Target Words 1. affection
3. bond 4. clique 5. confide 6. exclusive 7. fluctuate 8. in common
9. solidarity 10. willing
Definitions and Samples
1. affection n. An emotional closeness or warmth I show affection for my girlfriend by spending time with her, not by spending money on her. Usage tips Affection is often followed by a for phrase.
Parts of speech affectionate adj
2. associate v. To regularly spend time together
Carol doesn’t associate with people who smoke. Usage tips Associate is often followed by a with phrase.
Parts of speech association n, associate n
3. bond n. A close connection Some researchers say that there is an especially strong emotional bond between twins. Usage tips A between phrase - indicating the things that are connected -often follows bond. Parts of speech bond v
4. clique n. A small group of friends who are unfriendly to people outside the group High-schoolers form cliques to gain security and acceptance. Usage tips Clique indicates a negative feeling toward a group. Parts of speech cliquish adj
5. confide v. To tell very personal things Teenagers are more willing to confide in a friend than in a parent. Usage tips Confide is almost always followed by an in phrase.
Parts of speech confidence n, confidant n, confidential adj
6. exclusive adj. Keeping out all but a few people The most exclusive universities accept only a small percentage of people who want to attend. Usage tips Exclusive can indicate a positive opinion, but in the context of friendship, it can mean “attached only to one person.” Parts of speech exclude v, exclusion n, exclusively adv
7. fluctuate v. To change often, from one condition to another Earth’s climate fluctuates between warm periods and cold periods. Usage tips Fluctuate is usually followed by a between phrase (or by a from . . . to structure). Parts of speech fluctuation n
8. in common adv. As a shared characteristic Billy and Heather have a lot in common - basketball, a love of pizza, and an interest in snakes. Usage tips In common very often appears with the verb to have. 9. solidarity n. Standing together despite pressure to move apart
Many student groups declared solidarity with the Latino Student Association in their effort to get a Spanish-speaking principal.
Usage tips Solidarity is usually used in political contexts.
10. willing adj. Agreeable and ready to do something Because of their long friendship, Professor Gardner was willing to say a few words at Jones’s birthday celebration. Usage tips Willing is almost always followed by a to + verb structure. Parts of speech will v, will n, willingness n
TOEFL Prep I
Find the word or phrase that is closest in meaning to each word in the left-hand column.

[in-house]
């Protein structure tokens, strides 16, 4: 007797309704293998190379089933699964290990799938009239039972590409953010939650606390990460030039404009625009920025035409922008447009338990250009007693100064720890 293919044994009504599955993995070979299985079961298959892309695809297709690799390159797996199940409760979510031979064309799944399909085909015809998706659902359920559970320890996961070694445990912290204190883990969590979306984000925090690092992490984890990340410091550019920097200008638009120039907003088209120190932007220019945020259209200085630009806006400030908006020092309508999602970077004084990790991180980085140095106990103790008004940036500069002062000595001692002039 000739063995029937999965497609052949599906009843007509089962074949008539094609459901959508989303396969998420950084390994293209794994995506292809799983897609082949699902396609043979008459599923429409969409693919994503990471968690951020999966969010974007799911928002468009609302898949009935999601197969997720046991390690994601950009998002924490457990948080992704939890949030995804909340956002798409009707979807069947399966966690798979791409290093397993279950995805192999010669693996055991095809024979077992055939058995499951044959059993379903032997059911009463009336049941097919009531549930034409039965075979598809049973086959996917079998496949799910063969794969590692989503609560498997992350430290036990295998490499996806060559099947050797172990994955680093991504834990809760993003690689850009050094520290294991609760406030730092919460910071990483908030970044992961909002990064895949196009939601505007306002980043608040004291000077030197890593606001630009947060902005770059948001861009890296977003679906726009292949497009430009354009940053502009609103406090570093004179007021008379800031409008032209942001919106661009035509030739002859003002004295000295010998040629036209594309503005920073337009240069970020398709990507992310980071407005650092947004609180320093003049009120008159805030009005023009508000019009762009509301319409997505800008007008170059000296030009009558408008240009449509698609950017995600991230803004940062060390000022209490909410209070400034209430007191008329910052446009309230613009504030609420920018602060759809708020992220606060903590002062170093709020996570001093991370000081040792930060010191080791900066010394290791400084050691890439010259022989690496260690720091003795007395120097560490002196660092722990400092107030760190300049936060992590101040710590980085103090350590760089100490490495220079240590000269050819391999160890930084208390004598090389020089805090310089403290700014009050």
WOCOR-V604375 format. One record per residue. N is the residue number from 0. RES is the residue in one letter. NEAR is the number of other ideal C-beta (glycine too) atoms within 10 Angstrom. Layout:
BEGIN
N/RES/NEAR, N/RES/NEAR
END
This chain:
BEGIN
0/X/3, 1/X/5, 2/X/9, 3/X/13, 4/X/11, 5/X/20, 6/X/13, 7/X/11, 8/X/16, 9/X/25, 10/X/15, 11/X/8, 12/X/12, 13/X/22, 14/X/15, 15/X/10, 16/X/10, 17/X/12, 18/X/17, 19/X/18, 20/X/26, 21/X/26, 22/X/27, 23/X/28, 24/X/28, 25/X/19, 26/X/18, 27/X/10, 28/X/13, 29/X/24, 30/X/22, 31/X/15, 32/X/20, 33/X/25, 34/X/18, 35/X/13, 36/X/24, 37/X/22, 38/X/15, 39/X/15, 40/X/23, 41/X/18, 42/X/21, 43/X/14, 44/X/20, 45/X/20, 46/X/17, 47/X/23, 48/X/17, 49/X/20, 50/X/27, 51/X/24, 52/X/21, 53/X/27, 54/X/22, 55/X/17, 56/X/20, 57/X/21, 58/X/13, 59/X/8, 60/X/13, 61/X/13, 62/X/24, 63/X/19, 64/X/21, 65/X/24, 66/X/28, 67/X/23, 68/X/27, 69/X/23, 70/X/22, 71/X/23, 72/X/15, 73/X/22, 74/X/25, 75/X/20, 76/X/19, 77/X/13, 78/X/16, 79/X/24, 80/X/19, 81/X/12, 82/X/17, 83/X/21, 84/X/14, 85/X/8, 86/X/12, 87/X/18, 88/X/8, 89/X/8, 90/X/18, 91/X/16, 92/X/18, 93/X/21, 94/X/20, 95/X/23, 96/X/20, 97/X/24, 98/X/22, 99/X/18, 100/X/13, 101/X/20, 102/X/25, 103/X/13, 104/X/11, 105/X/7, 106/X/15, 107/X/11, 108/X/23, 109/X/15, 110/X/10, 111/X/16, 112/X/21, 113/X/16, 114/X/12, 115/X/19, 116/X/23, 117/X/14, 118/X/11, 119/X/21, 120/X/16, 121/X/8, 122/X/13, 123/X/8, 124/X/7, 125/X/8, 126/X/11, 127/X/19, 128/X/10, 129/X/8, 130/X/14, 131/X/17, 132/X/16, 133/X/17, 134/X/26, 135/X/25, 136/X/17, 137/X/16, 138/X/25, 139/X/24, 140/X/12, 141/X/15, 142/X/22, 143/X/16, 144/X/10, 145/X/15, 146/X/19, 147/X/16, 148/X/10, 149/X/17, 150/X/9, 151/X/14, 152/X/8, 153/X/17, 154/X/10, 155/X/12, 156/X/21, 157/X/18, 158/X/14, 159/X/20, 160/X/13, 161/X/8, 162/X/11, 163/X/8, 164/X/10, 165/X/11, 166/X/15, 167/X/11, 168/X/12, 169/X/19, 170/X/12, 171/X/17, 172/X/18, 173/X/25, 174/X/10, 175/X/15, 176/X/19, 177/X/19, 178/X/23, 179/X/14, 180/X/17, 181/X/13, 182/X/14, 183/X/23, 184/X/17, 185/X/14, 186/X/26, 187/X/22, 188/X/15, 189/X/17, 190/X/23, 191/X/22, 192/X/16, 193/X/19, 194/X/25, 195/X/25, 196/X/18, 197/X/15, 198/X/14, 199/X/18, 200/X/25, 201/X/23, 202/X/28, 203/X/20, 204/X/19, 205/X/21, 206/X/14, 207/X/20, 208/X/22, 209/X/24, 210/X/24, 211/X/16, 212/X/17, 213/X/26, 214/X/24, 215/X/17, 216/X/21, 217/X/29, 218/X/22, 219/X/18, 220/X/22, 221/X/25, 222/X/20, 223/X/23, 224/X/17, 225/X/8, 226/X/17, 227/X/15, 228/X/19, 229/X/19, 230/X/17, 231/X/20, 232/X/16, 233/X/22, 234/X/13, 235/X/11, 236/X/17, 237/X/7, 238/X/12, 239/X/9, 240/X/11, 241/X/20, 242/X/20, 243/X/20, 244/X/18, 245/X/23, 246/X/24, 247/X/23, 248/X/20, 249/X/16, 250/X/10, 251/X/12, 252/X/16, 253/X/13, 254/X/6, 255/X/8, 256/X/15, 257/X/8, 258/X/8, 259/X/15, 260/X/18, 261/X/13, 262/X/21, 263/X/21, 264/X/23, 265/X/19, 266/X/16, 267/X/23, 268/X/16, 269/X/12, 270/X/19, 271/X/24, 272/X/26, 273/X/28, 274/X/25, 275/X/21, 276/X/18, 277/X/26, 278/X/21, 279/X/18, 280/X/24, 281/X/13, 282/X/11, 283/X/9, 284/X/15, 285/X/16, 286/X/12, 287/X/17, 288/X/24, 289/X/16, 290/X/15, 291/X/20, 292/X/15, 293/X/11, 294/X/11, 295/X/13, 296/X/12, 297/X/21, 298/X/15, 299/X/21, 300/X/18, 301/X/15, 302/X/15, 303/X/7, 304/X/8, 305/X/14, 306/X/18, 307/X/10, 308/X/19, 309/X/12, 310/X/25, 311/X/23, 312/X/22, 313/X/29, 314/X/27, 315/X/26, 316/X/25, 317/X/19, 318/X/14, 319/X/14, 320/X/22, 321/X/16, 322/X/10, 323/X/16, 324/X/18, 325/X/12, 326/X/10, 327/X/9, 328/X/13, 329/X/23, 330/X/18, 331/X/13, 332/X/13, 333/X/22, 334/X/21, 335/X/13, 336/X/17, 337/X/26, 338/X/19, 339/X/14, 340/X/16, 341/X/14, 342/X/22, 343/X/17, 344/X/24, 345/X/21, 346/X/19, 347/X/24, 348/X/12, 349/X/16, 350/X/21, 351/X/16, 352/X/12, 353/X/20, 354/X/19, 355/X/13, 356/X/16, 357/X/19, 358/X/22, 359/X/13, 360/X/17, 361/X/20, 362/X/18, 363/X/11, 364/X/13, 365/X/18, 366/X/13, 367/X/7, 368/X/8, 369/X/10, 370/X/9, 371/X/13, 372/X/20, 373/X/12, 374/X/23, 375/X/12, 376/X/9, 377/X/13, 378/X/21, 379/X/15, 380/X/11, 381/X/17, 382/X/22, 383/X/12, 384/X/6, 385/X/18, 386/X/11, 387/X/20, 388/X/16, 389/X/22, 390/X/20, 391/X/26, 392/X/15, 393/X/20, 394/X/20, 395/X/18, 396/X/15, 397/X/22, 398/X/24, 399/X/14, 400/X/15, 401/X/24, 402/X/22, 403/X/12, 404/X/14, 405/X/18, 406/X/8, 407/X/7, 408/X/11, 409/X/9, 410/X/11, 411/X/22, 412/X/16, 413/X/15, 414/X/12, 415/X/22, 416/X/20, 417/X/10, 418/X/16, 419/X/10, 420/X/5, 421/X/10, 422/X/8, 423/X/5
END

1. affection (a) liking someone or something
2. bond (b) to move back and forth 3. clique (c) standing together in a political cause 4. fluctuate (d) a connection
5. solidarity (e) an exclusive group TOEFL Prep II
Circle the word or phrase that best completes each sentence.
1. Charles is (exclusive/willing) to be friends with Dory, but he is already dating another girl.
2. If I (associate/confide) in you, do you promise to keep what I say a secret?
3. When it comes to weather, Minnesota and North Dakota have a lot
(in common/in a bond).
4. One of the main reasons to go to an exclusive college is that you get to (associate/fluctuate) with some of the country’s future leaders.
5. The court said that the club’s membership rules were unjustly (willing/exclusive) because they kept out people of certain ethnic groups.
Read the passage to review the vocabulary you have learned. Answer the questions that follow.
You can walk into any high school and spot the cliques: the jocks hang out here, the geeks there, the Goths and preppies in their areas. Teenagers feel a strong need to belong to a group, to associate with people with whom they share common interests or goals. Since adolescence is often a time when teens feel turmoil in their home lives, they seek affection and friendship outside the home. They look for other young people to bond with when their parents don’t seem to “understand.” Teens going through the various crises of adolescence can more easily confide in others their own age, with whom they have more in common. Teen cliques are by no means exclusive; membership can fluctuate on an almost daily basis, but the important thing is that group members feel a sense of solidarity and are willing to stick together.
1. According to the reading, why do adolescents search for friendship outside the home?
a. They want to be accepted by the jocks and Goths. b. They think their parents don’t understand the problems they face. c. They want to be in a different clique every day. d. They want to talk about their parents with other teenagers.
2. According to the reading, do teens stay in the same groups all the time?
a. Yes, because their parents want them to. b. Yes, because they share common interests. c. No, they may move from group to group quite frequently.
d. No, most groups don’t accept new members.